We started seriously considering France last year when we were featured in RelationClientmag.fr, the leading journal for customer service and contact center managers. Test your French by reading what they wrote: Sorry as a service : l’externalisation des mots d’excuse.
We were inundated with interest from French companies. The interest was so significant that we saw no other option than to send one of our best, Oskars Gauks, to Paris to head the operation and manage our grasp on the innovative-seeking and growing French market. Oskars is assimilating to the metropolitan culture of Paris, despite the language (thank you Google Translate). He is doing a superb job of representing Sorry as a Service to clients seeking to differentiate customer experience and service.
“I am loving the challenge of improving my French, whilst I get a boost of energy with the French breakfast of strong coffee and delicious croissants! We are on a mission to introduce a whole new approach to customer service in Franche.” — Oskars.
Our French launch was enabled by being winning the French Tech Ticket. It is a brilliant government scheme that welcomes 70 international start-ups each year with a grant, 12 months free office space at a top French incubator, and direct access to the startup-ecosystem in France. We were selected to join Numa Paris, which is well connected with French corporates and located in the Parisien 2nd arrondissement. When in Paris, why not drop by and say: “Salut!”.
Hacking is often viewed with a negative connotation, and to combine the idea and principle of hacking to something as emotional as customer service sounds ridiculous. And this is the very thing that makes the hacking mindset so tailored for innovation. In short, the hacking mindset attacks every point of a problem from every possible angle to find the chink in the armor, essentially bombarding an issue with different solutions in order to see what gets through. This way of thinking is the theme of Josh Linker`s book “Hacking Innovation”.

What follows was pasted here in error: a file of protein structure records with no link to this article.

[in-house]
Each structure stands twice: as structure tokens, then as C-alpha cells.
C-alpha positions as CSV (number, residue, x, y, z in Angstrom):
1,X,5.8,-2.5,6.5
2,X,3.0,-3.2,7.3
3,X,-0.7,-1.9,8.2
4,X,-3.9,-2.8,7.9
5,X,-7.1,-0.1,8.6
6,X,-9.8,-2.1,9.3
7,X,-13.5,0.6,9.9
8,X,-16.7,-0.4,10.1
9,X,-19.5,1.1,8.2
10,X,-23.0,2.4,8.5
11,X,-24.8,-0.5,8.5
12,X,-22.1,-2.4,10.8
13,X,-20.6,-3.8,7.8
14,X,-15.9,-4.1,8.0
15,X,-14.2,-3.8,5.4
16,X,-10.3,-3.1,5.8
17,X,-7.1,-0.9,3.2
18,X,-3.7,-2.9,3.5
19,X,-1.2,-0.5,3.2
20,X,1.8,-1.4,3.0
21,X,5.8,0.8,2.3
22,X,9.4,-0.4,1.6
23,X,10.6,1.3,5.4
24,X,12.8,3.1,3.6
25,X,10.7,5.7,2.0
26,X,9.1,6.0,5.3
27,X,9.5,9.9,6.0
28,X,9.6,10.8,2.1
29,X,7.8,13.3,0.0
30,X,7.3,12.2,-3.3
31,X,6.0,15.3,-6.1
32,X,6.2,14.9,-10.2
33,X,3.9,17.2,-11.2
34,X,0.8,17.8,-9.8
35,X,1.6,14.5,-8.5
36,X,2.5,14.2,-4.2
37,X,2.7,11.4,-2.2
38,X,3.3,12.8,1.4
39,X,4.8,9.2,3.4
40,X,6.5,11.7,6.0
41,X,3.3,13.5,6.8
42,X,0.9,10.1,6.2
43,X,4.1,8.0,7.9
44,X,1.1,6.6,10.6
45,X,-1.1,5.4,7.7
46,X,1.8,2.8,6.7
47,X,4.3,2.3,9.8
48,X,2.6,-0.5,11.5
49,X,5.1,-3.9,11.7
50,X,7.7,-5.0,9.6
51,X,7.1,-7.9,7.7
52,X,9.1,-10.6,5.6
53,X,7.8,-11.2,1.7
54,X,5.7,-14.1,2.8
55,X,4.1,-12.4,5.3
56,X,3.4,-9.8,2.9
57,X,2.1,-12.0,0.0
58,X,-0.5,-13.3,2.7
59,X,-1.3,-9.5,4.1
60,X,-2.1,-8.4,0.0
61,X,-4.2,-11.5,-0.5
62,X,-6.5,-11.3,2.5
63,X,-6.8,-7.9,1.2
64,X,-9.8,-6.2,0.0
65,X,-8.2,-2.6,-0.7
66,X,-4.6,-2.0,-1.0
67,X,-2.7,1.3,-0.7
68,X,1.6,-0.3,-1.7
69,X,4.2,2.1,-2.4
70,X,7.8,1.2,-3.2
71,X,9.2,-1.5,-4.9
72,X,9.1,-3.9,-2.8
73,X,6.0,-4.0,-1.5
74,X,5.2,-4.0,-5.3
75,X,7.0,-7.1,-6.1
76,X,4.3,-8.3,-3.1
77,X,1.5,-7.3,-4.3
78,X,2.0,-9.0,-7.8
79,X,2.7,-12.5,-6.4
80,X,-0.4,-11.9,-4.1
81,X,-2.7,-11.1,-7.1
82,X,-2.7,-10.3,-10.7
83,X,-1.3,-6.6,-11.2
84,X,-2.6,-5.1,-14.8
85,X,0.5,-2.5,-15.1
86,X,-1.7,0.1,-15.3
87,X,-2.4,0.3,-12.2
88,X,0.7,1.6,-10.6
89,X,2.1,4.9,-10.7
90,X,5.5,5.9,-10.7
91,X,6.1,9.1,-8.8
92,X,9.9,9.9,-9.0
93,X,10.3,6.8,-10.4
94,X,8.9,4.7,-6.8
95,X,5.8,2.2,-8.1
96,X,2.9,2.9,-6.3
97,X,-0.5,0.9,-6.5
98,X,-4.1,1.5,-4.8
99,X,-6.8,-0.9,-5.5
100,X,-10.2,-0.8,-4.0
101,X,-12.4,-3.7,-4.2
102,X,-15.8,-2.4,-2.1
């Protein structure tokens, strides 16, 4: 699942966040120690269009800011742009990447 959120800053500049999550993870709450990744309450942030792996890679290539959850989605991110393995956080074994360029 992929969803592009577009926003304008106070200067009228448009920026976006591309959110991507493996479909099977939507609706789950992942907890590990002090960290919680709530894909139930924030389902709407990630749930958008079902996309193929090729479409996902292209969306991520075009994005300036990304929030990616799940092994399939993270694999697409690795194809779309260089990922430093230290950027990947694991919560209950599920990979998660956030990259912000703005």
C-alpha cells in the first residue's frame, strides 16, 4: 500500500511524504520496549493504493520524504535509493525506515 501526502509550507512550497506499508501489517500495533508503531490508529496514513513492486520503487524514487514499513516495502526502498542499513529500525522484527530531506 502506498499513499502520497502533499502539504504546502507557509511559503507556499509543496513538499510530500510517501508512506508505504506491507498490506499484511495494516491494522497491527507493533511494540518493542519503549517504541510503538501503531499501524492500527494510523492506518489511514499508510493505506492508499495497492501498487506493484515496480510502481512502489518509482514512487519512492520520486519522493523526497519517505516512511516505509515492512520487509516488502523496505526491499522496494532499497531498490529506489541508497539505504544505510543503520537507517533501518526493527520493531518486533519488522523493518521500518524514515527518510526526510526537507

Josh Linkner has founded, and been the CEO of four tech companies that has sold for the combined value of over $200 million. He is also the author of two New York Times bestsellers “Disciplined Dreaming” and “The Road to Reinvention”. He has been given the Ernst & Young Entrepreneur of the Year Award twice, and is a President Barack Obama Champion of Change award recipient.
Sorry as a Service was mentioned as one of the innovative companies in “Hacking Innovation” because of our attitude towards providing the best customer service, and because of the problem solving solutions we provide to our clients. We turn the customer complaint mentality from a rational-on-emotional mentality to a emotional-on-emotional mentality. The idea sounds very simple and straightforward, but the impact it has on people is immensely strong. A big partner of ours in the UK received a handwritten letter from one of their customers in Germany, explaining her excitement for the chocolate she received because of a long transaction period. She also explained that because of the gift she received, her husband now thinks she has a secret lover in the UK. This one example highlights the state of the customer service industry, and how cheap it is to completely exceed your customer’s expectations.